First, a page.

Newspapers and other mainstream media organisations are incapable of guaranteeing confidentiality, no matter what claims they make to their sources, WikiLeaks head Julian Assange told a combined press conference-public meeting at a London university today.

Assange was launching “The Spy Files”, a co-production with the Bureau of Investigative Journalism, and Privacy Institute, documenting the extent to which the private surveillance industry has created systems of total surveillance over the past decade — many of them sold on to repressive governments across the world.

“If you’ve got an iPhone, a Blackberry, if you use Gmail, then you’re screwed,” Assange told the audience at London City University.

The “spy files” brings together 278 files, some of them previously published by other sources, and some of them publicly available (though often obscure) documents such as company brochures, which detail — business-to-business and business-to-state — the capacity to engage in mass surveillance, and to transform contemporary consumer technologies into surveillance devices by the remote loading of software.

One of the major surveillance operations featured in the files is French company Amesys’s Eagle/Glint system, which was sold to Muammar Gaddafi several years ago, and used by him to identify and track whole networks of opposition leaders, in London and elsewhere.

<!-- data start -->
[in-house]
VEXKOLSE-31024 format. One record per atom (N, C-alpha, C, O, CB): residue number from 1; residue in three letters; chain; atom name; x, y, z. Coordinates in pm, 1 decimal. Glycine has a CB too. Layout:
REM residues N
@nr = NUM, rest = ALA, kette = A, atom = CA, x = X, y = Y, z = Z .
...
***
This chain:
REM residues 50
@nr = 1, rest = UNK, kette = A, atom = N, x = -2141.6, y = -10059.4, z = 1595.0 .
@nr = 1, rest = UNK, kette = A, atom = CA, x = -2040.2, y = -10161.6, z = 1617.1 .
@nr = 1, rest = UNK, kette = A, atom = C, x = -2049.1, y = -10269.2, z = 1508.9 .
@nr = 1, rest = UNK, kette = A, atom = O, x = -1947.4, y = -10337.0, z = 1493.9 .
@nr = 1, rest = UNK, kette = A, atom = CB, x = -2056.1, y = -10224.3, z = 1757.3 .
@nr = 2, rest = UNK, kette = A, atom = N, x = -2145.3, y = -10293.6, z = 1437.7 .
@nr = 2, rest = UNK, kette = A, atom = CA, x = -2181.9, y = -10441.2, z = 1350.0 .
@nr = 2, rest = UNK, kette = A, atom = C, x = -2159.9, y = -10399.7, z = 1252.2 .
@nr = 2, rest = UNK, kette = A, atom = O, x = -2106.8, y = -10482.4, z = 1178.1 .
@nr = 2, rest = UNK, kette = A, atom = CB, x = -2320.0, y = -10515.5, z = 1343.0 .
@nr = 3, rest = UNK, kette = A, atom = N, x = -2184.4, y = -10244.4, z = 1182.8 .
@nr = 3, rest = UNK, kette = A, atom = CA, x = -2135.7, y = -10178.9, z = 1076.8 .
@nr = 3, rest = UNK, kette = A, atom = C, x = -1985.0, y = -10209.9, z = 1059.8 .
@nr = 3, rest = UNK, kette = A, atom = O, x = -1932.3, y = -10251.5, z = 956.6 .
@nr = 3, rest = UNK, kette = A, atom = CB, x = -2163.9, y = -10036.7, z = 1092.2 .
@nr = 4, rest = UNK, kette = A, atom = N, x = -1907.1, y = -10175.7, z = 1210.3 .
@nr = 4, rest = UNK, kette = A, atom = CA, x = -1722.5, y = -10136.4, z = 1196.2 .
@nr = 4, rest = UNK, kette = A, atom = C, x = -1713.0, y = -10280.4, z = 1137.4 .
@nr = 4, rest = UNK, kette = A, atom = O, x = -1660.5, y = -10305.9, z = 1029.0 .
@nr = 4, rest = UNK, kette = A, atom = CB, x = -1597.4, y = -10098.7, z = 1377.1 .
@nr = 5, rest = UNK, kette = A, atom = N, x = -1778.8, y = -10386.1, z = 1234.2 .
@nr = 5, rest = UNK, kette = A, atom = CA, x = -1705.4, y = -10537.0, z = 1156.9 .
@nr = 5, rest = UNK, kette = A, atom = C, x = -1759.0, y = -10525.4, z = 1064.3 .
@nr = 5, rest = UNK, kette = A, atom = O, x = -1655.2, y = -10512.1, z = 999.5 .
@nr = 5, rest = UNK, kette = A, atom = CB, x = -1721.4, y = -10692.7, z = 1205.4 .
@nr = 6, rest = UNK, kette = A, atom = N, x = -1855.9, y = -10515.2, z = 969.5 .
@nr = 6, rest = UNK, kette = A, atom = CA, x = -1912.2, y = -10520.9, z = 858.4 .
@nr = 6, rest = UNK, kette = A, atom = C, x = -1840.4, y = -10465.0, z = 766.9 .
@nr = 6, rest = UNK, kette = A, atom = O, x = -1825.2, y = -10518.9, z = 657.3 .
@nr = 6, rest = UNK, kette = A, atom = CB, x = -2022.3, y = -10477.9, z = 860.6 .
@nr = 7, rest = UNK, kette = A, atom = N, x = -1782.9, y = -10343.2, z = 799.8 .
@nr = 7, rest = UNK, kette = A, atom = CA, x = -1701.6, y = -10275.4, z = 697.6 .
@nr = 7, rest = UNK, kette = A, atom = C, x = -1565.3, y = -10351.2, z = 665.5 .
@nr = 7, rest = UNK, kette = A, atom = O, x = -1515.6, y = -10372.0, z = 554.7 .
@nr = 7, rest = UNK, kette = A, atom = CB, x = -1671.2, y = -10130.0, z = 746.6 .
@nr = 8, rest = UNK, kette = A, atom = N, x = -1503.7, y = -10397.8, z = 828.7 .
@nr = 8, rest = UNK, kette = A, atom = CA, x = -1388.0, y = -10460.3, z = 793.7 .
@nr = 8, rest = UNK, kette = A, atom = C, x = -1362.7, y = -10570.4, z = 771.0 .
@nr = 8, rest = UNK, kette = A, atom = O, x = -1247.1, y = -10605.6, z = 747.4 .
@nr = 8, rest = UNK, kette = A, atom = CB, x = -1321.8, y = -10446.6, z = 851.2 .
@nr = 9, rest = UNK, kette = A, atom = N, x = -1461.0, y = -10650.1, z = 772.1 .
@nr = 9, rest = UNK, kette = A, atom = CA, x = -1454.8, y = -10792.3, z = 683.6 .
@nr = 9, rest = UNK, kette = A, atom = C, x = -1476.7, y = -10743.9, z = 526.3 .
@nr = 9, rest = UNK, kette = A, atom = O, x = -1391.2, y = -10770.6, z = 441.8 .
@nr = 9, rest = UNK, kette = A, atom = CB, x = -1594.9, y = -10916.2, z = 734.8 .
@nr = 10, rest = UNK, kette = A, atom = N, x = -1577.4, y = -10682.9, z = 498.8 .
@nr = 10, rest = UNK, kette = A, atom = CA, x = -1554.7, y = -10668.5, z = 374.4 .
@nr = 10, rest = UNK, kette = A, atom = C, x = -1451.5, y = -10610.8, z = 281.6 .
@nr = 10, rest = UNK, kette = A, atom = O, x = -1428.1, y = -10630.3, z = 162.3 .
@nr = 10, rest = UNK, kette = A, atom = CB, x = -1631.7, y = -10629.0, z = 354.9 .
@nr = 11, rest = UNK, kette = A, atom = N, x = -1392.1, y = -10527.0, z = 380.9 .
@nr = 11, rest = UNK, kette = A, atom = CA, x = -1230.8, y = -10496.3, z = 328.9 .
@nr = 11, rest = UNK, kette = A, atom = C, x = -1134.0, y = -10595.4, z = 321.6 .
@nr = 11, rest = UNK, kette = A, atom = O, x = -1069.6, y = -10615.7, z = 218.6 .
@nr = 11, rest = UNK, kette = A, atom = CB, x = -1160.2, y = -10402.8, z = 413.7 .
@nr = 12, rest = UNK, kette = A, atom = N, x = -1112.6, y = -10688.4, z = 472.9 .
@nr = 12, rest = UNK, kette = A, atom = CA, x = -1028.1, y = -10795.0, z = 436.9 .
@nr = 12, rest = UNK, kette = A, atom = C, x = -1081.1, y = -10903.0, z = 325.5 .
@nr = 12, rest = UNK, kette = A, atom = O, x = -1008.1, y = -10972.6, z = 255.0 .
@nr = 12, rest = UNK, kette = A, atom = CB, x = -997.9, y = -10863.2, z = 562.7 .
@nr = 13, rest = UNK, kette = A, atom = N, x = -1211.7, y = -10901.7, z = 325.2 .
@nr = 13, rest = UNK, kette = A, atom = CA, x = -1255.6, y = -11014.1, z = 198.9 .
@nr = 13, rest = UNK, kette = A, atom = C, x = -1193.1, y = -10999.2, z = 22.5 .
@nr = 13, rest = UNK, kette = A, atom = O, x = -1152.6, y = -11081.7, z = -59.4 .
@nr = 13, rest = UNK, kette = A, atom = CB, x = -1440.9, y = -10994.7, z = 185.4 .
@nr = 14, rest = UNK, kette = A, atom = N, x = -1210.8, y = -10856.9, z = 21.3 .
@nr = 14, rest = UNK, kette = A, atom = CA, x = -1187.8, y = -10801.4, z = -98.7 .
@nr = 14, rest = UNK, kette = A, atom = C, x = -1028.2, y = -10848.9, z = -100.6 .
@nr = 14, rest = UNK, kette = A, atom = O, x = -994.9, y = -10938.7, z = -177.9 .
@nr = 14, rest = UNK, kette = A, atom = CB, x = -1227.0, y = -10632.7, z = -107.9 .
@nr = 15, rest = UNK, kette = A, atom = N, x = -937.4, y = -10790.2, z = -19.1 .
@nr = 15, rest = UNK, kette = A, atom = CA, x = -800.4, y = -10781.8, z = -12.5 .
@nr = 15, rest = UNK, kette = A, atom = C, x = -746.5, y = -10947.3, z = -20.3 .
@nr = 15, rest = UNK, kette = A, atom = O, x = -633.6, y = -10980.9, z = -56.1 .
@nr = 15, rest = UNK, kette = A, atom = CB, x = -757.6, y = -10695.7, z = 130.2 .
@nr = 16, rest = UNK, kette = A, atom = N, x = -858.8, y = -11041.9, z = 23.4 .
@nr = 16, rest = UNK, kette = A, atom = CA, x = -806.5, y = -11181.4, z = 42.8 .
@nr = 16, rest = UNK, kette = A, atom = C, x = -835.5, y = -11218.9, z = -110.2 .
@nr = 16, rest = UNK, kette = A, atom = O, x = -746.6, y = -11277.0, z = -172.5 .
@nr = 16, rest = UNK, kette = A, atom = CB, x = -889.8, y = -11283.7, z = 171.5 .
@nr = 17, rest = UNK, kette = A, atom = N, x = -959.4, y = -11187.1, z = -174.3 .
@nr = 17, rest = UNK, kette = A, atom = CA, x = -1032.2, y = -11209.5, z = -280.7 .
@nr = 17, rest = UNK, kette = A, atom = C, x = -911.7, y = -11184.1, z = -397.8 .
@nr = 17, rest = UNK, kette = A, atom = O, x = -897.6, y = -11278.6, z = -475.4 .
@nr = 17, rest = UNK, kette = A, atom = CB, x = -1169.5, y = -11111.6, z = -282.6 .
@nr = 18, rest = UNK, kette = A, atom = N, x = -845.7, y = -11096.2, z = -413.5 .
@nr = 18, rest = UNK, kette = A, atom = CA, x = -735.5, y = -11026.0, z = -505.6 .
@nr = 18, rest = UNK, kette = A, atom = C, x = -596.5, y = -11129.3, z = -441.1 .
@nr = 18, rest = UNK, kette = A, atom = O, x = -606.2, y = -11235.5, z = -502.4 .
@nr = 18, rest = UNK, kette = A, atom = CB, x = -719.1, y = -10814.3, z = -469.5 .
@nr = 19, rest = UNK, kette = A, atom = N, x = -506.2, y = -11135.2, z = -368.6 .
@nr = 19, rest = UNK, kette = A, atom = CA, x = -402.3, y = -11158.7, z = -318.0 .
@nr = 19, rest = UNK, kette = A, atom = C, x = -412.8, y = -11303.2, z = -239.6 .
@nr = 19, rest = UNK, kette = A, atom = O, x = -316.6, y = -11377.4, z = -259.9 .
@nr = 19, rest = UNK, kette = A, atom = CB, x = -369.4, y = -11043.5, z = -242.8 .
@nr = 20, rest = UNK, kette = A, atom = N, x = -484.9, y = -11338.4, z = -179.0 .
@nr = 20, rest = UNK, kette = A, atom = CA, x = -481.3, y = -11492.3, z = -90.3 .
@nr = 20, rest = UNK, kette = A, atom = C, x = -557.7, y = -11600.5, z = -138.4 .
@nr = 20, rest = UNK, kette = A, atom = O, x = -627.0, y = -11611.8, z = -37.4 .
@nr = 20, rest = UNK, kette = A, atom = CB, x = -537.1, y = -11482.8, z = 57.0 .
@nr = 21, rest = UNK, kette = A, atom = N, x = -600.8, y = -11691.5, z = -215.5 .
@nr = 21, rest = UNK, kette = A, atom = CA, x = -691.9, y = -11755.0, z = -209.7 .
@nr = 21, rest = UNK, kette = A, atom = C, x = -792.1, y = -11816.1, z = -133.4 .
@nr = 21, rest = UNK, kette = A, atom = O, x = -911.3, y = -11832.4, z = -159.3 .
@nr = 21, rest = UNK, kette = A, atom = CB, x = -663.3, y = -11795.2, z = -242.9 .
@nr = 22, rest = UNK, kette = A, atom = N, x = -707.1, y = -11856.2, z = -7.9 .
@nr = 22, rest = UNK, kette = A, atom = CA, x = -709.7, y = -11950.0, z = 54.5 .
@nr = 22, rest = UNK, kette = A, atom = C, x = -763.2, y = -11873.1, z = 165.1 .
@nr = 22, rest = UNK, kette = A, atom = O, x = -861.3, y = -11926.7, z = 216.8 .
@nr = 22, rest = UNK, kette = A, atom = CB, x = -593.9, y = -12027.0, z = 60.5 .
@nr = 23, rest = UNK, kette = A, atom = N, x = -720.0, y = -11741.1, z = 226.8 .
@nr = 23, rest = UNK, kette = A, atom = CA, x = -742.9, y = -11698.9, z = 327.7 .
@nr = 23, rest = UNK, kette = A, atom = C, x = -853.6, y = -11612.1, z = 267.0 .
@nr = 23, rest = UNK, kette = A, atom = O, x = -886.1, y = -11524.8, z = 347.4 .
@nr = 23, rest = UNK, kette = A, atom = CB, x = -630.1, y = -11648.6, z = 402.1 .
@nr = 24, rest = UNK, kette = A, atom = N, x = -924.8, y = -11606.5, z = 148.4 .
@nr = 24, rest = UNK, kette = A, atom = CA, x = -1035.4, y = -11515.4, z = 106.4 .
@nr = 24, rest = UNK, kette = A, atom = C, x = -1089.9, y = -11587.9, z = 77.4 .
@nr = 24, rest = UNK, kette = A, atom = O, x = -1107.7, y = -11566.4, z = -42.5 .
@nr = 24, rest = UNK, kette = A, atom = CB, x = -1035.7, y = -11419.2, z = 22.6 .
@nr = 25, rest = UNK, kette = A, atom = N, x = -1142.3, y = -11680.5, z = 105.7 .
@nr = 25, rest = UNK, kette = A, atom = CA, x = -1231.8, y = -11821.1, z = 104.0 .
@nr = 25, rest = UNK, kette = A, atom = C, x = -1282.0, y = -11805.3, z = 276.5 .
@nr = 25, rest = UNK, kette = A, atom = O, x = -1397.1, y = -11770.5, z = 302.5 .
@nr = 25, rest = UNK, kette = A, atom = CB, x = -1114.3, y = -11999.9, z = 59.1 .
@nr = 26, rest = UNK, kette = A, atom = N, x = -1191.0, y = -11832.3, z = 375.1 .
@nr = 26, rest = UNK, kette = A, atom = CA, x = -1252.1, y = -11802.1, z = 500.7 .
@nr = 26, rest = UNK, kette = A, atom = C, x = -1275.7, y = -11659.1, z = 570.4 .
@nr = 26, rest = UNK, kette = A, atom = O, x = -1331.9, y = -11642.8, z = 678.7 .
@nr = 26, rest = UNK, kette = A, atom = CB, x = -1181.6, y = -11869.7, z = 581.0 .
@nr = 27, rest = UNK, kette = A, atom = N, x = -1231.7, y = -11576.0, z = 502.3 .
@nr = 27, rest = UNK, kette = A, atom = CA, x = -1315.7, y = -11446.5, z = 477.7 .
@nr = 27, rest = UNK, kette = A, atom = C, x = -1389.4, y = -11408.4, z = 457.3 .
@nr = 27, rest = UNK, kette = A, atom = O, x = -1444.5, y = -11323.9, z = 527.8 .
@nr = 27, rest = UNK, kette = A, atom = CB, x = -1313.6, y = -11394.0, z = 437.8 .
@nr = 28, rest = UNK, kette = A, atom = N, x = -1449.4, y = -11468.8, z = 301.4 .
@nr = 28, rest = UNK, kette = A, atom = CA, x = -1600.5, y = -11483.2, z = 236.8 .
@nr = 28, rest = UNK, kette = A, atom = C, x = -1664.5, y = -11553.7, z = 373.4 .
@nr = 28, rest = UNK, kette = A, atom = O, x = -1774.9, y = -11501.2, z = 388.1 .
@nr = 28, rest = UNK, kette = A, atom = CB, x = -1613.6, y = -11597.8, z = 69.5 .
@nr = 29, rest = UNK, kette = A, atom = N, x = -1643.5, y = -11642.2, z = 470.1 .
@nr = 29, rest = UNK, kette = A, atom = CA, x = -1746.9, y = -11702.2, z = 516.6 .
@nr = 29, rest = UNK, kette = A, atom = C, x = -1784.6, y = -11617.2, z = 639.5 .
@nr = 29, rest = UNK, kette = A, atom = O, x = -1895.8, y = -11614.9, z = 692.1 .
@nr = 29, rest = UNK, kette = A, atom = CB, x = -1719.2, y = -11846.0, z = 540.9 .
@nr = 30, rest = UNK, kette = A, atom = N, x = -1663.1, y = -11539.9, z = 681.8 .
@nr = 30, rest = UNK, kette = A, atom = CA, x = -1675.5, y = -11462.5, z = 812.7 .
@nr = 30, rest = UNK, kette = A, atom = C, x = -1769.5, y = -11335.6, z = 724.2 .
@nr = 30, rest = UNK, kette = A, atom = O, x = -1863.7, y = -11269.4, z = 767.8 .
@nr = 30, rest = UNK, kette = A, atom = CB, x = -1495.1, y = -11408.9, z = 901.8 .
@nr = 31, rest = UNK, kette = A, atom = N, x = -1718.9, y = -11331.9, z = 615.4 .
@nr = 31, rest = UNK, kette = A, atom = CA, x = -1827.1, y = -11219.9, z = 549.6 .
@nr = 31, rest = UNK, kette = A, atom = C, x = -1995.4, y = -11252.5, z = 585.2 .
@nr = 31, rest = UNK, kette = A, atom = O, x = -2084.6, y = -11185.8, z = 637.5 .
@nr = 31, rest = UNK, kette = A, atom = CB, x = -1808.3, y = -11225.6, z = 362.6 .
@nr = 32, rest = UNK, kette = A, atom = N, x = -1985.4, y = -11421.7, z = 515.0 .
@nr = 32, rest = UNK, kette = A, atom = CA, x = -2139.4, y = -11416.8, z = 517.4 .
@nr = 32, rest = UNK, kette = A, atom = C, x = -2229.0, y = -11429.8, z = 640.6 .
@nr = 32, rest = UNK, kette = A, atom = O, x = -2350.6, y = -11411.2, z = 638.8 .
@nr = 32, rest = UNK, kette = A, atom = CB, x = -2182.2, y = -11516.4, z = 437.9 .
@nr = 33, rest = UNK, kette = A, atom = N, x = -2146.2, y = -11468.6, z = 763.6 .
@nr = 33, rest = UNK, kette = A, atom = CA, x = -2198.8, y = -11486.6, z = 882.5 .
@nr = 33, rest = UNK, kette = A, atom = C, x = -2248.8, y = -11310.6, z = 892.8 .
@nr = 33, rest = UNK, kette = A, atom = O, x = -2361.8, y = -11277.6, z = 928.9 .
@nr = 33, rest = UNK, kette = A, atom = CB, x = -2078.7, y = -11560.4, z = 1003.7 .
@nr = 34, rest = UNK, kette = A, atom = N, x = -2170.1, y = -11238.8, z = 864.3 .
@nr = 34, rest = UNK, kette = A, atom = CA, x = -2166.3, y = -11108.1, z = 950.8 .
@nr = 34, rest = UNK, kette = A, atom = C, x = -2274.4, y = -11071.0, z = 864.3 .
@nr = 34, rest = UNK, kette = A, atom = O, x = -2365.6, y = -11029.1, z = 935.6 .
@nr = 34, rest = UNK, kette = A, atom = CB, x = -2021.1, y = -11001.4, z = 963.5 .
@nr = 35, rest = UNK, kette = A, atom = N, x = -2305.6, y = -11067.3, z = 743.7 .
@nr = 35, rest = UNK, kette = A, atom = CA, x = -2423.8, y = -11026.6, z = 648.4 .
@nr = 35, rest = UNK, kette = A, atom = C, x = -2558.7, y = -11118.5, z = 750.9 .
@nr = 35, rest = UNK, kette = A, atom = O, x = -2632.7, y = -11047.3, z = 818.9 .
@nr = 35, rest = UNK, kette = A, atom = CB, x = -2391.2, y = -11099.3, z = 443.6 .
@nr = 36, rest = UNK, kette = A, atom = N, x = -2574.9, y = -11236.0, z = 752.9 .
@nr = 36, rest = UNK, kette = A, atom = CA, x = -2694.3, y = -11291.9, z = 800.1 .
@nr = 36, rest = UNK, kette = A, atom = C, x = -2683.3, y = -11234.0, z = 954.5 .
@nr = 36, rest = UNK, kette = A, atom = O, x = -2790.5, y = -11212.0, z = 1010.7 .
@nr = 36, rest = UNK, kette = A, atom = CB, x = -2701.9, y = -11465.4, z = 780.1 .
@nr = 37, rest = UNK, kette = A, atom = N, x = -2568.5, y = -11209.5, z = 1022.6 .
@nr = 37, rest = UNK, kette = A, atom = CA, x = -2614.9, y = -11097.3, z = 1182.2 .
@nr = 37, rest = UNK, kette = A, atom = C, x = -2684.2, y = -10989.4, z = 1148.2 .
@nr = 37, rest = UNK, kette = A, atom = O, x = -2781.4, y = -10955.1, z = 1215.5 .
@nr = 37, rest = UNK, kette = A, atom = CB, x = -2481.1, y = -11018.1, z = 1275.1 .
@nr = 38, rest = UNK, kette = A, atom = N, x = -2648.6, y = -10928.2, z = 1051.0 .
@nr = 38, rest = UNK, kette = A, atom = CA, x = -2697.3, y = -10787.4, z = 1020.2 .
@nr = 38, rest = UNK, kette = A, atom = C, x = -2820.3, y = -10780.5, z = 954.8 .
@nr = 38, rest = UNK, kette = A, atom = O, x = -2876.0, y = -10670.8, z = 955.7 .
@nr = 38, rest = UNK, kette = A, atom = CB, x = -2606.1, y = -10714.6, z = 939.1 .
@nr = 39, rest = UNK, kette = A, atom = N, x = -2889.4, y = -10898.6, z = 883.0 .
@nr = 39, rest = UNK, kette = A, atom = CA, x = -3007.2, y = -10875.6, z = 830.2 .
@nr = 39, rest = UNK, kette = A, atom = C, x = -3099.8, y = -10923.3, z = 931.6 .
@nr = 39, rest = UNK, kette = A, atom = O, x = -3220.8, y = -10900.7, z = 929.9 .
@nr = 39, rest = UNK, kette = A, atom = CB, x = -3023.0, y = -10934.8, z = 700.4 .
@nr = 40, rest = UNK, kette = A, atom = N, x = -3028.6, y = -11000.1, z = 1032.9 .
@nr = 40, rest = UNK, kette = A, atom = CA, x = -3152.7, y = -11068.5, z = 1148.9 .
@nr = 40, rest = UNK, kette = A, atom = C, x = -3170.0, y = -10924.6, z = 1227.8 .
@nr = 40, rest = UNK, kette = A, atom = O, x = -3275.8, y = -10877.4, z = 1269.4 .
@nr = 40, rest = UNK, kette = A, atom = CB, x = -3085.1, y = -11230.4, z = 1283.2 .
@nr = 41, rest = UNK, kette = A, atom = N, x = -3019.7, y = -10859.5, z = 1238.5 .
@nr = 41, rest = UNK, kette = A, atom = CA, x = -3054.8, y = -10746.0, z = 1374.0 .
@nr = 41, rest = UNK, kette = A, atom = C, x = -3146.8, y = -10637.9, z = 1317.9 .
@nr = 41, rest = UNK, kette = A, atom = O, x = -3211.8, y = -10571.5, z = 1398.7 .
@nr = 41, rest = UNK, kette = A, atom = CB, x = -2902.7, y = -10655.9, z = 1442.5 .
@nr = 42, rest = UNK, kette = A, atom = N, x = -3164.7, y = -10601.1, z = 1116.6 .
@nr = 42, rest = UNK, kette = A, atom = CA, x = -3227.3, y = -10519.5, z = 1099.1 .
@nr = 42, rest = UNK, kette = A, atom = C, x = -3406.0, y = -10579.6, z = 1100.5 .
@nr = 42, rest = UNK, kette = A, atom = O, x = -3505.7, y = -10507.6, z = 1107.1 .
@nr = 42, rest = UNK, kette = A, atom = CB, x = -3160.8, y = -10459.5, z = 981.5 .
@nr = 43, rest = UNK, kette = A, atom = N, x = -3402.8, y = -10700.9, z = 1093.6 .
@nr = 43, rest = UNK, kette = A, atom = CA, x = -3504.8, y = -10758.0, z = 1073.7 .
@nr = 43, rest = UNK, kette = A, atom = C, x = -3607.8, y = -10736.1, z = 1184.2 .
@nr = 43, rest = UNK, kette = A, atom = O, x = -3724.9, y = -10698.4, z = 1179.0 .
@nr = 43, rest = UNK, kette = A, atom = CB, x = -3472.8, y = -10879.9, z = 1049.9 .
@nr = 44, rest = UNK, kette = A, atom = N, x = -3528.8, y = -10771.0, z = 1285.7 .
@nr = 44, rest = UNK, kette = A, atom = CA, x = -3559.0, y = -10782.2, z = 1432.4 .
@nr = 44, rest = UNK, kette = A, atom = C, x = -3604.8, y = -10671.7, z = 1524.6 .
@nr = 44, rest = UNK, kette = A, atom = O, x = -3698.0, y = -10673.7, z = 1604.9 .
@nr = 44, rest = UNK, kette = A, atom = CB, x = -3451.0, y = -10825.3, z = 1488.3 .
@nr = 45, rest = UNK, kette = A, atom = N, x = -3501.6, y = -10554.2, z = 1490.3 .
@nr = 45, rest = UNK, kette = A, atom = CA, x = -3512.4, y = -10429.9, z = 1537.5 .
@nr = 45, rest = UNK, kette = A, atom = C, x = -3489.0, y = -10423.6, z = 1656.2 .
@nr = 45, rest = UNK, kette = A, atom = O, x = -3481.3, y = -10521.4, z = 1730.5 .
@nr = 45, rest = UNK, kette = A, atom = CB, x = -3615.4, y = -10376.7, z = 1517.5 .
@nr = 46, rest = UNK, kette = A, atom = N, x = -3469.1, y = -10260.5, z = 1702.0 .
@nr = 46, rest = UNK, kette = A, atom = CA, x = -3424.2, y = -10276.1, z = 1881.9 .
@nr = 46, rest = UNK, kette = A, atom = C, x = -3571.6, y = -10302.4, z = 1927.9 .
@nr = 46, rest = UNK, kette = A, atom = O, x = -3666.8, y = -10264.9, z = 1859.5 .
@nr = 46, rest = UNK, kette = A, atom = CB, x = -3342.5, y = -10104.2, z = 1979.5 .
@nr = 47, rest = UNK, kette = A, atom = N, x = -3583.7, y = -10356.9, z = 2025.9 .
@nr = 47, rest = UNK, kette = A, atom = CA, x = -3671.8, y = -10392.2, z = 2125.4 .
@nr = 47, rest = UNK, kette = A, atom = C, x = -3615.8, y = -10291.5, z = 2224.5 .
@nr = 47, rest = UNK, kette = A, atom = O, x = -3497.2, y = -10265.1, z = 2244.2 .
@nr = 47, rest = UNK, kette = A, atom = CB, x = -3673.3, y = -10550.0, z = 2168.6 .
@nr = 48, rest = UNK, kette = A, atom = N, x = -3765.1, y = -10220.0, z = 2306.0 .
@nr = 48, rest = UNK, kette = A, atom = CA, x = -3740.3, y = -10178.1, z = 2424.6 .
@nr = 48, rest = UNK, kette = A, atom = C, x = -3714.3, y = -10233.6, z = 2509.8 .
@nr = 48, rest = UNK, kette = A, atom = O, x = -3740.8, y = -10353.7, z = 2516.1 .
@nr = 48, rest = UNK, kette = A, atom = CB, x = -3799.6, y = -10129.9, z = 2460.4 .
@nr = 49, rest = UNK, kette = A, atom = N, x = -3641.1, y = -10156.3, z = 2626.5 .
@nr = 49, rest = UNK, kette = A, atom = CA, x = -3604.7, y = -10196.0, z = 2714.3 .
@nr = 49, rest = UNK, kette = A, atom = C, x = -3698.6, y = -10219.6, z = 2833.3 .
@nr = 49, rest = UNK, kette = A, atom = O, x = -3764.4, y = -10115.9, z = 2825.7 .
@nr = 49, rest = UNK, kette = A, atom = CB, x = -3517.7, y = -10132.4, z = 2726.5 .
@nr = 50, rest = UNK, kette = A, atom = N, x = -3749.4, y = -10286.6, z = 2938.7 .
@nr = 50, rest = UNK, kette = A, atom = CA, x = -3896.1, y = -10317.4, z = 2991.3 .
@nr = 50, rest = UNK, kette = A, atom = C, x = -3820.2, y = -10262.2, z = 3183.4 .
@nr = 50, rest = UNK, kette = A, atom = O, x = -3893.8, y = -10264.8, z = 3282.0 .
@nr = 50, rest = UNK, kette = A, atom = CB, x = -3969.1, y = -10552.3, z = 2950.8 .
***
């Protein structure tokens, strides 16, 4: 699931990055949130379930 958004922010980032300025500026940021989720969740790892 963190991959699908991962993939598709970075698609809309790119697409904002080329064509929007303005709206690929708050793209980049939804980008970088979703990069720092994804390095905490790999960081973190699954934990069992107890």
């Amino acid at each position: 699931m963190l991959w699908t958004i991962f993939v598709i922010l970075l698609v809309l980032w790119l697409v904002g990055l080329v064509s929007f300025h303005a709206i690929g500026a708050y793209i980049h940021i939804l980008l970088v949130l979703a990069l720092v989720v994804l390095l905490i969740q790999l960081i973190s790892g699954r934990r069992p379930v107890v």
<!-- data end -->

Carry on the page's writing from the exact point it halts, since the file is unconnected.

Jean-Marc Manach, a reporter from the French independent news/leaks/comment site Owni that had broken the story, detailed the way in which Amesys disguised the degree to which it had actively participated in assisting Gaddafi in identifying his enemies.

Jacob Appelbaum, developer of the Tor anonymity system, noted that such collaboration was similar in kind (though not in degree) to the collaboration of IBM with the Nazi regime in the execution of the Holocaust (“Big Blue” developed and supplied the Hollerith punch card system to the Nazis, knowing that it would be used to sort and sequester populations who were ultimately killed en masse).

Appelbaum, a former WikiLeaks associate, argued that the core of any struggle against resistance to the spread of such surveillance should be a refusal of the notion of “lawful interception”, and the development of autonomous, unbreakable encryption systems.